Behind the scenes with Milwaukee's homicide unit as they fight more than just criminals

NOW: Behind the scenes with Milwaukee’s homicide unit as they fight more than just criminals

MILWAUKEE (CBS 58) -- The Milwaukee Police Department Homicide Unit meets three times a day. Their focus: cases they're investigating and they're juggling more than usual. CBS 58's Amanda Porterfield got an exclusive behind-the-scenes look at how the unit operates. 

Milwaukee Police Department Homicide Unit Commander Captain Thomas Casper and homicide cold case detective Tim Keller know first-hand the challenges facing the unit. 

CBS 58's Amanda Porterfield: "What’s the last year been like for the homicide unit?"

Cpt. Casper: "Tiring. Very tiring. We had 190 homicides last year and unfortunately, we are very fortunate to that this year. Like I said I would like to be less busy that just doesn’t seem to be the case."

CBS 58's Amanda Porterfield: "Are you overwhelmed right now?"

Detective Keller: "Here’s a lot of work but there’s a lot of dedicated detectives that are assigned to this unit and the whole criminal investigation bureau."

As of May 21, there have been 60 homicides in Milwaukee. By this time in 2020, there were 59. The numbers have nearly doubled since 2018 and 2019. 

Cpt. Casper is a second-generation officer. He's been with MPD for 30 years. 

Capt. Casper: "We are seeing a lot of petty disputes whether they be over social media or on the street. Years ago, they would have been resolved by arguments or swearing at each other now they result in gunfire."

CBS 58's Amanda Porterfield: "Would you say that the amount of homicides that are caused by gun violence is abnormal right now?"

Capt. Casper: "When I came out of the academy in 1991 the crack epidemic was exploding and we had a high number of homicides that year, crime figures go up and down, like waves in the ocean some years its very low, and some years it’s kind of explodes." 

The rise in their workload has come in the middle of the COVID-19 pandemic and during a worldwide civil rights movement centered around demand for police reform. 

"One of the challenges we see in homicide is getting people that have information to bring it to us. It can be very difficult to get information when people mistrust police in general but also us as homicide detectives because of the behavior of someone else in our profession," said Keller. 

This means they've had to change their approach when speaking to families of the victims.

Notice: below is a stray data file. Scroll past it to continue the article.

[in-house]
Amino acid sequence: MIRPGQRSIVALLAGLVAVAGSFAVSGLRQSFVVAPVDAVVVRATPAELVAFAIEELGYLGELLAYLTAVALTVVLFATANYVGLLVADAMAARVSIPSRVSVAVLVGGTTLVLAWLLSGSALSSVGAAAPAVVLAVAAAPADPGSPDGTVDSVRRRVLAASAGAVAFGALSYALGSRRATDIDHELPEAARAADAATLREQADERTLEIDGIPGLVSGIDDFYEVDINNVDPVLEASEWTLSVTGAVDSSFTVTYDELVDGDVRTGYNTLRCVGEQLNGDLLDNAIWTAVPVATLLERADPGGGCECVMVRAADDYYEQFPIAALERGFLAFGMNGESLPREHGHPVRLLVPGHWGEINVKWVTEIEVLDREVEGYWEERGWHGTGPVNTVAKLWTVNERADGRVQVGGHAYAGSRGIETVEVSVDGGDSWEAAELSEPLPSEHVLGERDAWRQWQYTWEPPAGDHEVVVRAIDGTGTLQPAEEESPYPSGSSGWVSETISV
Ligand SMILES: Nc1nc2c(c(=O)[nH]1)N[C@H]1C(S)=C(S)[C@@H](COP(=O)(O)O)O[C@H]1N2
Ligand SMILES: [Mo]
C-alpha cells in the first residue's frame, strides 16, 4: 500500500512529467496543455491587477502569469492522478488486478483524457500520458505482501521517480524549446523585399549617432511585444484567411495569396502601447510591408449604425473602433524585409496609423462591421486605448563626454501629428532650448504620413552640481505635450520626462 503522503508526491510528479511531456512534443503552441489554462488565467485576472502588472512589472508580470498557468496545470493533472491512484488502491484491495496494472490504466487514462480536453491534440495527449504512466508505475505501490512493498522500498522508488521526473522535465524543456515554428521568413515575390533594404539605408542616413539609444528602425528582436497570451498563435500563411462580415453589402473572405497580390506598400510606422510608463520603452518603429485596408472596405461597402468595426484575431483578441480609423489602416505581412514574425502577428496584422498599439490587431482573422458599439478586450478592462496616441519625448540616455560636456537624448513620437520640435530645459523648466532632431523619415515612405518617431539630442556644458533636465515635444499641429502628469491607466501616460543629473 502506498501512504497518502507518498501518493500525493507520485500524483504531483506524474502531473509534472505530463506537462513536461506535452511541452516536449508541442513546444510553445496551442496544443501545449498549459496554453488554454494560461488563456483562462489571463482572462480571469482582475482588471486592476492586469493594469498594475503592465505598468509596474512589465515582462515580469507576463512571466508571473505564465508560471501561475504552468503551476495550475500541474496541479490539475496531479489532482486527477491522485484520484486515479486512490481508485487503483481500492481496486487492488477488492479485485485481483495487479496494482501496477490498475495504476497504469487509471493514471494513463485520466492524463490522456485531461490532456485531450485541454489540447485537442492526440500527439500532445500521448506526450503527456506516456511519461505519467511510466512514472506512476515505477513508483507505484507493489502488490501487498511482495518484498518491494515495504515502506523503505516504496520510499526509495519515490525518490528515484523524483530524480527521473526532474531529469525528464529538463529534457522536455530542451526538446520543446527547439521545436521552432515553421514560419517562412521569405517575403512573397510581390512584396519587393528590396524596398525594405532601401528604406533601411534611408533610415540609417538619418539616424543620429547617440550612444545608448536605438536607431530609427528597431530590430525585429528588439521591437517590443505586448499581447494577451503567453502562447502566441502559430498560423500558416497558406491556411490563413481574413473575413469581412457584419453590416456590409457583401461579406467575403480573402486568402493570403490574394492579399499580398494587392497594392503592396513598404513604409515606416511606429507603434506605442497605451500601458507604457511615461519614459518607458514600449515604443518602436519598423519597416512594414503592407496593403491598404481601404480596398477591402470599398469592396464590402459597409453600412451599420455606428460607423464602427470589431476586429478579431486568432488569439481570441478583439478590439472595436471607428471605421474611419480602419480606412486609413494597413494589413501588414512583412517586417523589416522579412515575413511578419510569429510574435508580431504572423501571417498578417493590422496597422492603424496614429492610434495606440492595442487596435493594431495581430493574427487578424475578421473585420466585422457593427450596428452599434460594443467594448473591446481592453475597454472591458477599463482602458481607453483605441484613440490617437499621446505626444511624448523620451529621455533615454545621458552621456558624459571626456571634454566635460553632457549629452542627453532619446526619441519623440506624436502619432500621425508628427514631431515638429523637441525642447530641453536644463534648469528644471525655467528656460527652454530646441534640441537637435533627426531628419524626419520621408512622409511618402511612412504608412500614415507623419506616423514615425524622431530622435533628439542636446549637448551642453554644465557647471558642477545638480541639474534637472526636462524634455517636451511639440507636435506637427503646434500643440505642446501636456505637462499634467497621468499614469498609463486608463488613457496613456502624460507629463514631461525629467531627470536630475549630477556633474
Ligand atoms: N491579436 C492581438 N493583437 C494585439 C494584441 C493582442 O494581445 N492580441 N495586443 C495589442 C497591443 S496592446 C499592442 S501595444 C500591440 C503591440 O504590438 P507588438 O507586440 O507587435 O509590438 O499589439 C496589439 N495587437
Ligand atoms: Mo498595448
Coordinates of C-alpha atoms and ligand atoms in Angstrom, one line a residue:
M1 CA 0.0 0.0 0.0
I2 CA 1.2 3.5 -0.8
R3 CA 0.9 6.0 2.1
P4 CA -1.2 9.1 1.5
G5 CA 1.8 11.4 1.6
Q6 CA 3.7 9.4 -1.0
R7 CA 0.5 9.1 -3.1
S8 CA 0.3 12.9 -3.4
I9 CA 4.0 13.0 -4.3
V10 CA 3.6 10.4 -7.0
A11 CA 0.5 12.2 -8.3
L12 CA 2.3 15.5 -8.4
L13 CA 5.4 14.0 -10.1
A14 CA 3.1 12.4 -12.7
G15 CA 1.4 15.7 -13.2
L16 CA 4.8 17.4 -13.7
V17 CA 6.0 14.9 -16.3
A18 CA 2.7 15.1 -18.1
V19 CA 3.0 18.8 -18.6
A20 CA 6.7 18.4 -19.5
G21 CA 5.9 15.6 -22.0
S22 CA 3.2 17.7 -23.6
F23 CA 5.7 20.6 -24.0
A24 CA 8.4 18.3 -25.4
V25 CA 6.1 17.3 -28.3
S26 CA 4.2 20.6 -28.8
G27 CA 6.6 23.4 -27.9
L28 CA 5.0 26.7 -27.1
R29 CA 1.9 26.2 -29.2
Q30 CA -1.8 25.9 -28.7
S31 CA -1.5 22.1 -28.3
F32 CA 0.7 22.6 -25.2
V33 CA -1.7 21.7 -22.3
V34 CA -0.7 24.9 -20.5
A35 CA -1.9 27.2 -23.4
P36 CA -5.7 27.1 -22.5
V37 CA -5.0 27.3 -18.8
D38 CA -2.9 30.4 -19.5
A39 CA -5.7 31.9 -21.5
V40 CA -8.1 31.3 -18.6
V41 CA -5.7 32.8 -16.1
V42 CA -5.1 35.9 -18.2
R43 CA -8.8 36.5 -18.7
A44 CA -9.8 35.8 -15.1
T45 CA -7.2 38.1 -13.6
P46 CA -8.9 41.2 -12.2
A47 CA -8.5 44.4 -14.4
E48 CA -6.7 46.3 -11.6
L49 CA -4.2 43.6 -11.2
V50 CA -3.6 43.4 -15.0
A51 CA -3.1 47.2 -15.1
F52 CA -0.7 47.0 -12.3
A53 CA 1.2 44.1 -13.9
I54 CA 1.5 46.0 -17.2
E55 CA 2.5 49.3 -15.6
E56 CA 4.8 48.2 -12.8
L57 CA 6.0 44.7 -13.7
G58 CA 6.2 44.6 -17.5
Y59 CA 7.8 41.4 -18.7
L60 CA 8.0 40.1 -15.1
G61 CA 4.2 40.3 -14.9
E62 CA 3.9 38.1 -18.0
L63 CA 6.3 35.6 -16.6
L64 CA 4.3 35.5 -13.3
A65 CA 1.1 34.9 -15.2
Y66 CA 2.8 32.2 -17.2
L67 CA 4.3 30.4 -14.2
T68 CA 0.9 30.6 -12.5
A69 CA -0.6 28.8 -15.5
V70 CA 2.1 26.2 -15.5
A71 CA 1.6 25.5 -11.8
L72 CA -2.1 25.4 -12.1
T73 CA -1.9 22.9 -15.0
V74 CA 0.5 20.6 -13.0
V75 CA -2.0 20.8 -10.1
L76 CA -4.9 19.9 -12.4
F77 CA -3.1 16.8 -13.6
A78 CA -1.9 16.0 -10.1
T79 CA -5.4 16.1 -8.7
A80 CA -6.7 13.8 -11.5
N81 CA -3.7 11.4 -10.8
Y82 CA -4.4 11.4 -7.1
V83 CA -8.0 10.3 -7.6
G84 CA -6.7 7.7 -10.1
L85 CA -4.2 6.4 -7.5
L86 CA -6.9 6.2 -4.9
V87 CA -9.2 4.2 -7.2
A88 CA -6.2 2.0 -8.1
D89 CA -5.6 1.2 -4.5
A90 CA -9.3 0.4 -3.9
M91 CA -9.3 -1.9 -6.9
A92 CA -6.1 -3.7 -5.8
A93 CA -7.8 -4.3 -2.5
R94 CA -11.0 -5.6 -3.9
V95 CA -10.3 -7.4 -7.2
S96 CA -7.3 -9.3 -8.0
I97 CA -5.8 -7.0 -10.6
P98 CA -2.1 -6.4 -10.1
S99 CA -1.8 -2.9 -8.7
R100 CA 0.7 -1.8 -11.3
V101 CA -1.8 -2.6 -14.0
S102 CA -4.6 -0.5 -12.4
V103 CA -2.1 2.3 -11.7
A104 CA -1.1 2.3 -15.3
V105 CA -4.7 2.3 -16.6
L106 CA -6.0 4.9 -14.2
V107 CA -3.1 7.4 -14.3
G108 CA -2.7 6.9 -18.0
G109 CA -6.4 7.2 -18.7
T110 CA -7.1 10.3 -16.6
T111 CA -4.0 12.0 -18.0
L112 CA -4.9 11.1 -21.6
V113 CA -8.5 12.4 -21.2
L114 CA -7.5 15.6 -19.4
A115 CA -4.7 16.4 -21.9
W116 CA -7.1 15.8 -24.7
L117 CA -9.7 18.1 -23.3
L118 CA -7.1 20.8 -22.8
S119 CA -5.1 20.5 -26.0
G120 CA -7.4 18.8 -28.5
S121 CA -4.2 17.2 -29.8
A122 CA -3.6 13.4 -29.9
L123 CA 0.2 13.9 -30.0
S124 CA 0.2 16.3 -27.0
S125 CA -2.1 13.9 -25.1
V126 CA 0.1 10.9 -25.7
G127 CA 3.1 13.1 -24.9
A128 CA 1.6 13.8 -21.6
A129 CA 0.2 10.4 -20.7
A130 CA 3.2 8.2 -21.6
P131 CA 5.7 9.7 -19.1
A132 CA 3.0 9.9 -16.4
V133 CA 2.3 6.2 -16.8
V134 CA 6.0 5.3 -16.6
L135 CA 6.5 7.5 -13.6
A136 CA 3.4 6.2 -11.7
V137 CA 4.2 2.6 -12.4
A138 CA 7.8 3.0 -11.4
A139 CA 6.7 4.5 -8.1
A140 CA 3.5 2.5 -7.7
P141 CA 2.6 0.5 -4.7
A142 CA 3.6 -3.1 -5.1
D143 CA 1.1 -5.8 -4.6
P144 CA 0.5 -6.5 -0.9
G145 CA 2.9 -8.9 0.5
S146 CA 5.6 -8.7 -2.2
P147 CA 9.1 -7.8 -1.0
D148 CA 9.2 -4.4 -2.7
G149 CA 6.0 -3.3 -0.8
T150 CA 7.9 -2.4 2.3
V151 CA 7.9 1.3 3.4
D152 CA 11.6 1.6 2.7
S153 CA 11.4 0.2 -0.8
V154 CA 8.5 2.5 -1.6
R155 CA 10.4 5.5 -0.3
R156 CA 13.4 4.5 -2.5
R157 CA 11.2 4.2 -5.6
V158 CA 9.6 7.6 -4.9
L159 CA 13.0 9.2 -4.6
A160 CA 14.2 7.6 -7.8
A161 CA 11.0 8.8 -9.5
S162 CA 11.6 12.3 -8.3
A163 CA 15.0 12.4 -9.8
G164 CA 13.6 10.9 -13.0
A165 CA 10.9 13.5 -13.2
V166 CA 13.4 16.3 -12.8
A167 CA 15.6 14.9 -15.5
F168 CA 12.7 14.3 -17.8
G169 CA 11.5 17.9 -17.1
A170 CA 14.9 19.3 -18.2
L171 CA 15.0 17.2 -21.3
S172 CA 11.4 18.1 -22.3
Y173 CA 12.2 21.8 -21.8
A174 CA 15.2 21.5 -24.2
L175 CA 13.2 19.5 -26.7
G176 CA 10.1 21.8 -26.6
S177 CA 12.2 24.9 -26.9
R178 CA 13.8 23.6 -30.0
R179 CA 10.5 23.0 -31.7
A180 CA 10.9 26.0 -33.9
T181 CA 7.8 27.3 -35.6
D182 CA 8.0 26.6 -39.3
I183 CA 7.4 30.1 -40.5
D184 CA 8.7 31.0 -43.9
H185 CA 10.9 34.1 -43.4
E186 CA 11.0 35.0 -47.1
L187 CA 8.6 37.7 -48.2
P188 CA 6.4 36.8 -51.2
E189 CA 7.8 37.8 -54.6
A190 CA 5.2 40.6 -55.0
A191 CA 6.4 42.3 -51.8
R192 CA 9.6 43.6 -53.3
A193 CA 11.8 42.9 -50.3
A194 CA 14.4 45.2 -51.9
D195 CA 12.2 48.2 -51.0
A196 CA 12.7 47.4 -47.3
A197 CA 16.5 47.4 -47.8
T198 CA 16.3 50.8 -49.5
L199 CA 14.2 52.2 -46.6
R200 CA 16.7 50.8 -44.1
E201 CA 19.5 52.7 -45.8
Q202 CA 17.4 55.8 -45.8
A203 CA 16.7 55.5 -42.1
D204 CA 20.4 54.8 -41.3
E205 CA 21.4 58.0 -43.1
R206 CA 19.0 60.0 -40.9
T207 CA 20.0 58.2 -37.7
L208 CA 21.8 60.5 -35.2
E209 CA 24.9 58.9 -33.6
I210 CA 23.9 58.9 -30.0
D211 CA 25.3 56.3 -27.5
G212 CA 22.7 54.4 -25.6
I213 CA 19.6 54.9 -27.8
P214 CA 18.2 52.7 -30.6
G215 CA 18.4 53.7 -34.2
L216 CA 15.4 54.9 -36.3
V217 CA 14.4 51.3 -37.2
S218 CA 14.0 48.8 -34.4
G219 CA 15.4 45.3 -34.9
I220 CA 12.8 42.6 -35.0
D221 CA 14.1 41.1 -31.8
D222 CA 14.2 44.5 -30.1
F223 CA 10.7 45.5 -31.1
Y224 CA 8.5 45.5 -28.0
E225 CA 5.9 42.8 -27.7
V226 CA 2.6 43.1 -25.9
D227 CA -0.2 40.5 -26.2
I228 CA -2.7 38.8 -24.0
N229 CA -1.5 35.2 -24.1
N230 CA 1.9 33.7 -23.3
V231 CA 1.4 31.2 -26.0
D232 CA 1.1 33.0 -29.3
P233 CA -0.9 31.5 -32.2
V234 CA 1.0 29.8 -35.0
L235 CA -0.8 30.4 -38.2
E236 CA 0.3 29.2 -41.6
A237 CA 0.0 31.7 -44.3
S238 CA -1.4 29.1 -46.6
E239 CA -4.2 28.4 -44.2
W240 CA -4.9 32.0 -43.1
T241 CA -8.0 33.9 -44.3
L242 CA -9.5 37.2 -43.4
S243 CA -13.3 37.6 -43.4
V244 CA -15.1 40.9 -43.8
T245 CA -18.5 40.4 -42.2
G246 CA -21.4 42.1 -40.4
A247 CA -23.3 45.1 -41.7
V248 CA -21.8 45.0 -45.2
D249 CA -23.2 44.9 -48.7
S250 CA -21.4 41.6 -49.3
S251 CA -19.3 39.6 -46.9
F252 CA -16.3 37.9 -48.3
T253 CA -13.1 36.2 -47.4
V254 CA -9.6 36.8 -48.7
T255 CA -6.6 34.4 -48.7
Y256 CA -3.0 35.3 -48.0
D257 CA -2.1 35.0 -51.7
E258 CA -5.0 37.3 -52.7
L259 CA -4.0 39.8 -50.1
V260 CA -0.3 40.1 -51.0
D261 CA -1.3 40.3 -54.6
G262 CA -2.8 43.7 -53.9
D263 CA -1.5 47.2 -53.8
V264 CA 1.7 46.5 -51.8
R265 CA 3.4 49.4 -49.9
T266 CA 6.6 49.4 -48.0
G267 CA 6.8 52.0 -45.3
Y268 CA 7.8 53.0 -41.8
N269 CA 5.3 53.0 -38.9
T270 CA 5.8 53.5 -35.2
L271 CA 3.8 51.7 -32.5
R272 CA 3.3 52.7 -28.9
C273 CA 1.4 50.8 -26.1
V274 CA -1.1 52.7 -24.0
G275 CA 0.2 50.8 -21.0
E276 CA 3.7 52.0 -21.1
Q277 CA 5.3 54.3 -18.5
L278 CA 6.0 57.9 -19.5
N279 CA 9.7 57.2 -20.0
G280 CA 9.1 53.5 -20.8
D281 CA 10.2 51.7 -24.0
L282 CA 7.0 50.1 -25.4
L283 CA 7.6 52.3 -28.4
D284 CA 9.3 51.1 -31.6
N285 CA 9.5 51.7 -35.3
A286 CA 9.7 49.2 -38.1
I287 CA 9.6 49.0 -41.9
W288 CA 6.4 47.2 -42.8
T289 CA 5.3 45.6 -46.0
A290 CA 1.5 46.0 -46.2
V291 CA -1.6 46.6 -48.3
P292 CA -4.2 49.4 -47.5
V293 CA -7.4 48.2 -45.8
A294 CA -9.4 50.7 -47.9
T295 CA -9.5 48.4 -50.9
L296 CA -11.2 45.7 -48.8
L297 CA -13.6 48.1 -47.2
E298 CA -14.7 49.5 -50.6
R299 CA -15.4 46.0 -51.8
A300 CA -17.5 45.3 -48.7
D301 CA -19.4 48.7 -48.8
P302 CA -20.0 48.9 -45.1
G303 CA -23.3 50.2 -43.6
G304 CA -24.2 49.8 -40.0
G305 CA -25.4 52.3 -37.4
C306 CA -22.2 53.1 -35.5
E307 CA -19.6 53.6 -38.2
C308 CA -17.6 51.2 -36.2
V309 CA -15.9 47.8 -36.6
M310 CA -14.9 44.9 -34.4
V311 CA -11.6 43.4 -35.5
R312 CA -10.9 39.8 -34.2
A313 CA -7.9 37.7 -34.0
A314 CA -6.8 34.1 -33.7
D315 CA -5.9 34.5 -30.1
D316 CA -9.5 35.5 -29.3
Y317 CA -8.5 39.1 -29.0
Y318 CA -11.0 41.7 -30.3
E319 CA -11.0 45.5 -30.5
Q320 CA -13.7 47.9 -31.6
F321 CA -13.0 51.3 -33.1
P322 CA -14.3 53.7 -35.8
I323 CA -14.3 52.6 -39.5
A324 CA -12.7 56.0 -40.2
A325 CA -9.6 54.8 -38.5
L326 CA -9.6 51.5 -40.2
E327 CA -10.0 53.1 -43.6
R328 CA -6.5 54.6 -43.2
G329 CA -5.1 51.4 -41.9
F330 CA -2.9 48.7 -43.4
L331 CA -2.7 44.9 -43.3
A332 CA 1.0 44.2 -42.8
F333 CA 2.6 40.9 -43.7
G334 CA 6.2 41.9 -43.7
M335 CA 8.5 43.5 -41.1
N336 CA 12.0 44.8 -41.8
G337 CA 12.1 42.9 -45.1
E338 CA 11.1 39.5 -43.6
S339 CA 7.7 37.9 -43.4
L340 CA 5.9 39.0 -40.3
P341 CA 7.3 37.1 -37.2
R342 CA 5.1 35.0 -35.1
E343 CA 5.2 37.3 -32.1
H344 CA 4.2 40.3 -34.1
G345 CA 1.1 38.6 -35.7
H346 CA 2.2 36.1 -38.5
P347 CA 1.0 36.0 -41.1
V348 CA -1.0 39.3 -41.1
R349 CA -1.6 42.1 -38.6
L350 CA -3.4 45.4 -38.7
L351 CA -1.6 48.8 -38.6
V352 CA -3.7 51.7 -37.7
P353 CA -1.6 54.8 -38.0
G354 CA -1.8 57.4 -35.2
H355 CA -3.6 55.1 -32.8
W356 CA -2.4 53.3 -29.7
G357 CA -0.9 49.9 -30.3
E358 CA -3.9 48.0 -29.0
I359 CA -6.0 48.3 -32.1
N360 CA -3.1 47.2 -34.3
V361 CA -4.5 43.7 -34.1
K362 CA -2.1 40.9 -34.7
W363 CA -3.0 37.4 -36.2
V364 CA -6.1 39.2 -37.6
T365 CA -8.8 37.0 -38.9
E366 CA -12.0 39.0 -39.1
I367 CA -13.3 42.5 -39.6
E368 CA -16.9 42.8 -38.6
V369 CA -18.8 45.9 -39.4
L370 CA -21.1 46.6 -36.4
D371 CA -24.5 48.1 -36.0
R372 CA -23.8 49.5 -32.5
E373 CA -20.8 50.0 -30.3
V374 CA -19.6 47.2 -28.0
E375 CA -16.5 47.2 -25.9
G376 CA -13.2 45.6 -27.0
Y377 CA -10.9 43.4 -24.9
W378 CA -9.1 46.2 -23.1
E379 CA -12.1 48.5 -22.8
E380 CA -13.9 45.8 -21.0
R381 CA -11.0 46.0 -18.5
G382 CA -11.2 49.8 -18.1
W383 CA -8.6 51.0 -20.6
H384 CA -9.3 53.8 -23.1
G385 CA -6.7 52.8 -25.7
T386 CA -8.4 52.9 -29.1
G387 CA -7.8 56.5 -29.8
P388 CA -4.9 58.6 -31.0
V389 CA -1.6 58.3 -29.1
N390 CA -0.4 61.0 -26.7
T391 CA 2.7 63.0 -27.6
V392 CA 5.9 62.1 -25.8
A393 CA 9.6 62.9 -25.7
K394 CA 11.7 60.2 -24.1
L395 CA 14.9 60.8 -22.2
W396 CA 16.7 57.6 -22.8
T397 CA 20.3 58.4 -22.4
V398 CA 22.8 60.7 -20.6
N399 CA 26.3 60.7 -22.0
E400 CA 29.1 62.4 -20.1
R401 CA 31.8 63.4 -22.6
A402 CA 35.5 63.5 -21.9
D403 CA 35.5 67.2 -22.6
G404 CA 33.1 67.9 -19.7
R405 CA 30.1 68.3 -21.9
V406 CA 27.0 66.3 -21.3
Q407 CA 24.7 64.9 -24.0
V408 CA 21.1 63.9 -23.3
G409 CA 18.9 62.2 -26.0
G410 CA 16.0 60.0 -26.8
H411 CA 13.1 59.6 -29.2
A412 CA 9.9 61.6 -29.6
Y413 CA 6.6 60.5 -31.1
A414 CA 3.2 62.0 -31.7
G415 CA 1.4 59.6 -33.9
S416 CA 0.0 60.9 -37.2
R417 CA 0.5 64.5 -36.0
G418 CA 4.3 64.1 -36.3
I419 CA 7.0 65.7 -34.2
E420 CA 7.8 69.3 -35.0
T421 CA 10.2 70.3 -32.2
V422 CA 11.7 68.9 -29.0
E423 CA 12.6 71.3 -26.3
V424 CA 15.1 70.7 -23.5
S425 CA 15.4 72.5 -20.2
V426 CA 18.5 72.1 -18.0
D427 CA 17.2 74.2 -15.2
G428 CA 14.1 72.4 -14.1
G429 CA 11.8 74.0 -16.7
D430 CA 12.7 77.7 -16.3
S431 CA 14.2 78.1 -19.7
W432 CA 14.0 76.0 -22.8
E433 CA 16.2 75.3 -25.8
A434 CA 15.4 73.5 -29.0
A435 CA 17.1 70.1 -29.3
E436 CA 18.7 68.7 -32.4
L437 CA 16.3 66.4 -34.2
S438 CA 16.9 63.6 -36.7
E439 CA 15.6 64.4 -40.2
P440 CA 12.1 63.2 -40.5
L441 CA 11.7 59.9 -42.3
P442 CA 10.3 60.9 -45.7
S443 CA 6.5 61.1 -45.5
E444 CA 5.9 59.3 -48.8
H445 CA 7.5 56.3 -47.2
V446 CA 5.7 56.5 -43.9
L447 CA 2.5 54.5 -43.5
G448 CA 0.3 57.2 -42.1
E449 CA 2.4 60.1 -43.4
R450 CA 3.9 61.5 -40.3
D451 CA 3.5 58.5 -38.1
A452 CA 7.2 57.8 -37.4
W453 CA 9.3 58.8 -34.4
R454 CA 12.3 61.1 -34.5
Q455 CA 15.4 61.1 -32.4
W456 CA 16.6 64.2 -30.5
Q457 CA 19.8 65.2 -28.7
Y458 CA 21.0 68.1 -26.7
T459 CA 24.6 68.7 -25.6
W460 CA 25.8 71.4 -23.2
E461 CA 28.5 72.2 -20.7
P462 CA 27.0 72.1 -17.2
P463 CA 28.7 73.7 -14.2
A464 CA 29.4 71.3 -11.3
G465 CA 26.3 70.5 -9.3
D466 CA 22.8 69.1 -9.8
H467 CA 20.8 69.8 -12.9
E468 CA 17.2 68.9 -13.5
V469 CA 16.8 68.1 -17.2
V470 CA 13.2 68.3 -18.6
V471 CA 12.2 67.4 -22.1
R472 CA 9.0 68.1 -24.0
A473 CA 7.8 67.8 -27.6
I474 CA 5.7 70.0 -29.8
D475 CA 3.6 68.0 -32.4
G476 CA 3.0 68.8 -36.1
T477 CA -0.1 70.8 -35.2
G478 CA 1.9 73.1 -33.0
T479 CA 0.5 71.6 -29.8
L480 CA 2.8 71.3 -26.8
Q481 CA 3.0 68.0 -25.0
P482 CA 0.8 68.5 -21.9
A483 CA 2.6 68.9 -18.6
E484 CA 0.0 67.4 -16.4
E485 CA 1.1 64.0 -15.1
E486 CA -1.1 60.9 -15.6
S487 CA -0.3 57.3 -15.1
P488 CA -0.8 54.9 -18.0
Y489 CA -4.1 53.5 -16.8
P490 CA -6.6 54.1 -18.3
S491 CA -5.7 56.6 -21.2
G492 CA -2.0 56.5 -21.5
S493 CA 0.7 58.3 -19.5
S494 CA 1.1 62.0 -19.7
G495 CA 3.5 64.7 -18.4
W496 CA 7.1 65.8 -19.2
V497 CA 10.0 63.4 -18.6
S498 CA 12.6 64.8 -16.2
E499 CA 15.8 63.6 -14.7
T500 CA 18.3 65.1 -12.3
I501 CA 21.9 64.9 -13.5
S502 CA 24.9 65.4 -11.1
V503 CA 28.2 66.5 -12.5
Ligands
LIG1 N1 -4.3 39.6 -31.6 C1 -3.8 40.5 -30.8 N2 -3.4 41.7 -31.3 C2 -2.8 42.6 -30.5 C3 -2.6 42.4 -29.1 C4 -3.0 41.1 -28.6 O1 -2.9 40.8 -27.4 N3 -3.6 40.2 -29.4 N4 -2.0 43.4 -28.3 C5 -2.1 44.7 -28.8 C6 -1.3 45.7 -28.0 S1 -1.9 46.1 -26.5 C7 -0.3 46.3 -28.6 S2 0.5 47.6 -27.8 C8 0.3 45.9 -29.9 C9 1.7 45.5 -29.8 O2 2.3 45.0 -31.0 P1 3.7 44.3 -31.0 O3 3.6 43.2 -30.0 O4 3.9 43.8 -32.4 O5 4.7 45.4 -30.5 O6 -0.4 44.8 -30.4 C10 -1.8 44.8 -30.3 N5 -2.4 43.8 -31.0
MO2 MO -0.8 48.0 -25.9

"When you think about the pandemic too, our entire world had a rough year, and mentally and physically it really changed people," said Keller. "Going to a mother’s door notifying her that her son may have been a victim of a homicide it’s not very personal when you’re there with a mask on. That’s something that will stick with people forever, As far as the civil rights movement and people's overall distrust for police based on what’s happened across the nation, sometimes its just an honest conversation right away that we don’t agree with that and we are different."

Due to the COVID-19 pandemic, court proceedings were held virtually or delayed and the system is backed up. The result: officers are now appearing in-person for older cases while still working on the new cases and they're doing it all with fewer detectives. 

Over the past three years, the homicide unit dropped 30 percent -- a loss of 12 investigators. 

"We try to clear each and every case that happens when we have more evidence, more witnesses and more cooperation with the victim’s family. That all plays a role in us being able to clear that case," Casper said. 

It seems that one of their biggest challenges is gaining the community's trust. 

"A lot of families want us to update them on a weekly basis. And with the volume of cases that we deal with its just not possible," Casper said. "For example one of the criticisms that we get is why does the body stay at the scene so long. 111550 there has to be pictures taken, there has to be measurements for a diagram, when the detectives testify in court there are certain things that are going to be expected for them to testify to. And it’s not done to be disrespectful." 

What's even tougher on detectives is the growing number of young lives lost. In both 2018 and 2019, one child was killed in Milwaukee. In 2020, the homicide unit investigated seven child deaths. Already this year, eight of the city's murder victims are children. 

CBS 58's Amanda Porterfield: "How does MPD’s homicide unit deal with these waves of violence?"

Capt. Casper: "It's difficult. I try to keep an eye on the detectives' mental well-being, we have a wellness team and a department, a couple psychologists and a department chaplain, and they do visits to check on how the detectives are doing." 

Keller: "I think those are some of the toughest cases for any of us to work when there is someone who literally just started their life. Hasn’t entered adult hood yet, isn’t making adult decision and are the victim of violent crime." 

Sometimes doing whatever they can to solve a crime means asking for help. That's where Milwaukee Crime Stoppers makes a difference. The organization provides a phone number that people can call in tips about crimes anonymously. 

"I think it makes a big difference to give people multiple options for people to come forward, because making someone comfortable to talk with us about what they know," Keller said. 

"Crime Stoppers is an avenue for them to give us information and keep their identity secret and that’s important," said Casper. "Some people are very, very fearful." 

If you know anything, no matter how big or small about an unsolved crime in Milwaukee, call 414-224-TIPS and you could get a cash reward. 

Share this article: